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Phosphatidylserine (PS) – Essential to Cognitive Function

brain strengthPhosphatidylserine (PS) is essential for cognitive function and is synthesized by the body. Supplementation of it provides added benefits to the user. It is similar to a dietary fat, and the highest amounts it can be found naturally are in fish.

PS is a phospholipid that every species needs, mostly in the brain which accounts for half of the total amount in the human body.

There have been three main sources of supplemental PS: bovine, soy lecithin and sunflower oil. Bovine sourced PS is no longer used, sold or added to supplements and so soy lecithin and sunflower oil derived versions are the only kind to be included. There is no health risk associated with these two at all, save for any soy related allergies people may have, in which case the sunflower oil derivative is the one to go for.

Phosphatidylserine can reduce stress and improve cognitive function and attention in both adults and children. It is a potential treatment for people suffering with Alzheimer’s, Parkinson’s and depression.

Memory formation has been shown to be improved by supplementation, as has learning ability.

Some studies have shown that PS can improve exercise performance.

How Does Phosphatidylserine Work?

brain outlinePS is structured like a triglyceride (chain of 3 fatty acids), but the 2nd and 3rd are replaced by a phosphatidic acid and a serine amino acid. This is a phospholipid structure.

By increasing cell fluidity – when it is part of the cell membrane – and interacting with sodium potassium ATPase (enzyme), while reducing (downregulating) acetylcholinesterase, it exerts its benefits on cognitive function. The last enzyme there, acetylcholinesterase, is that which breaks down one of our principal neurotransmitters, acetylcholine. By inhibiting the enzyme that breaks it down, the neurotransmitters can do their work for longer.

Studies involving children taking PS has shown that symptoms of ADHD can be reduced, and also that general cognitive function and attention are both improved. Studies in adults confirms that attention and cognitive function are improved. Some research even shows that when the two fatty acids derived from fish oil – EPA and DHA – are used as the PS backbone then the effects on attention are even greater.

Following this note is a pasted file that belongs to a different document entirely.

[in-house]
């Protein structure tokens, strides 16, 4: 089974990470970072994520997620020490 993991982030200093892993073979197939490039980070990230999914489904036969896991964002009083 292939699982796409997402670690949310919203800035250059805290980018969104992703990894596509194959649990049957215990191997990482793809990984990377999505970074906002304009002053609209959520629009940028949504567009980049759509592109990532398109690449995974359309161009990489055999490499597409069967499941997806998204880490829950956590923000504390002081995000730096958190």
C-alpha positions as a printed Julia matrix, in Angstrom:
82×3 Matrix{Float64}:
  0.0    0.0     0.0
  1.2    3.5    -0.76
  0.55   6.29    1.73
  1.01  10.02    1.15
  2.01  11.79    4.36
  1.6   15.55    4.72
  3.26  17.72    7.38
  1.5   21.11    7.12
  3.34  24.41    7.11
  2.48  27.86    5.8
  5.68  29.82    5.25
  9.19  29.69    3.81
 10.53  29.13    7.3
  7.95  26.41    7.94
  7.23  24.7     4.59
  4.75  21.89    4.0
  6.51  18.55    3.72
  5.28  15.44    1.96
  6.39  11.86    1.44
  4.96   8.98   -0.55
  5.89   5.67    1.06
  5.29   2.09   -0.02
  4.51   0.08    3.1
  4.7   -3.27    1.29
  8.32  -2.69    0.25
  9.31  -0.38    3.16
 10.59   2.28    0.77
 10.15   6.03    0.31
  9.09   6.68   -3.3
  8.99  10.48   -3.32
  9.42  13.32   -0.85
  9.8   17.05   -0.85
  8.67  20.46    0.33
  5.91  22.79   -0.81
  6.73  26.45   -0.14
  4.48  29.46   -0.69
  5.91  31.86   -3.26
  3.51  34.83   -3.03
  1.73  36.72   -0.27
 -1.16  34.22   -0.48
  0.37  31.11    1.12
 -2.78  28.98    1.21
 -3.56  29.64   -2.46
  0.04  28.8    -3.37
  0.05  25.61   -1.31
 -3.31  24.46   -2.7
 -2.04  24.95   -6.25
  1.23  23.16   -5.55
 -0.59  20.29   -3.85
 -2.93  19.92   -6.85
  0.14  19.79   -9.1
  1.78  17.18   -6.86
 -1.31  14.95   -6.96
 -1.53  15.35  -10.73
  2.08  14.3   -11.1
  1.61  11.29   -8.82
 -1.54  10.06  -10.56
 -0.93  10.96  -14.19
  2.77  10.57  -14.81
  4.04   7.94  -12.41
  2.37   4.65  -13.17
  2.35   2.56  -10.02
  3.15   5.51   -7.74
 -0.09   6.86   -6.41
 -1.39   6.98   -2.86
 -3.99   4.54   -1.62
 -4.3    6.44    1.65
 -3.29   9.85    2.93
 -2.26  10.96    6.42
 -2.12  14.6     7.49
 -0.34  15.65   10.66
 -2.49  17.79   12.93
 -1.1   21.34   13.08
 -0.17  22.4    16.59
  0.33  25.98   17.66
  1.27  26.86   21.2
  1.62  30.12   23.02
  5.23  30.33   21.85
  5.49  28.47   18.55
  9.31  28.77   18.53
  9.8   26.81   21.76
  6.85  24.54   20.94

Cortisol levels, and therefore stress levels, have been reduced with PS supplementation, as well as stress levels which are independent of the cortisol (and heart rate) indicators. It appears that prolonged supplementation provides the anti-stress rather than brief cycles.

PS is synergistic with Ginkgo Biloba, a herbal cognitive enhancer.

Are There Other Benefits?

The main potential benefit aside from the cognitive related one is the enhancement of physical performance. This has been shown with tests involving cyclists.

Where Does Phosphatidylserine Come From?

Phosphatidylserine is synthesized naturally in every species. At least half of the PS in humans is located in the brain. The supplemental form can be derived from Soy lecithin or sunflower oil. Bovine sources have been used in the past but are no longer due to potential health concerns.


nootropics unlimitedSoy and Sunflower derived Phosphatidylserine are very clean and effective additions to a nootropic supplement, but especially for people who don’t get much fish in their diet.

As nootropic ingredients go, it is not the most potent, considering we synthesize a lot of it in our brains anyway. Taking some as part of a blend will top up our existing supply or just add to it, thereby increasing the benefits a little more. Certainly, the evidence is there to suggest that supplementation is effective.

As always, when PS is part of a full nootropic product, it is a solid platform and will be synergistic with many of the herbal inclusions that can be found.

About Ross

Ross is a writer for several online health and fitness magazines. He has designed the formulae for nootropic and ergogenic supplements, and is always on the look out for the next big breakthrough in sports supplement science. An Ironman triathlete and distance runner, Ross loves the endurance game, but he's happy powercleaning a sandbag in the park. Feel free to ask him a question in the comments section.

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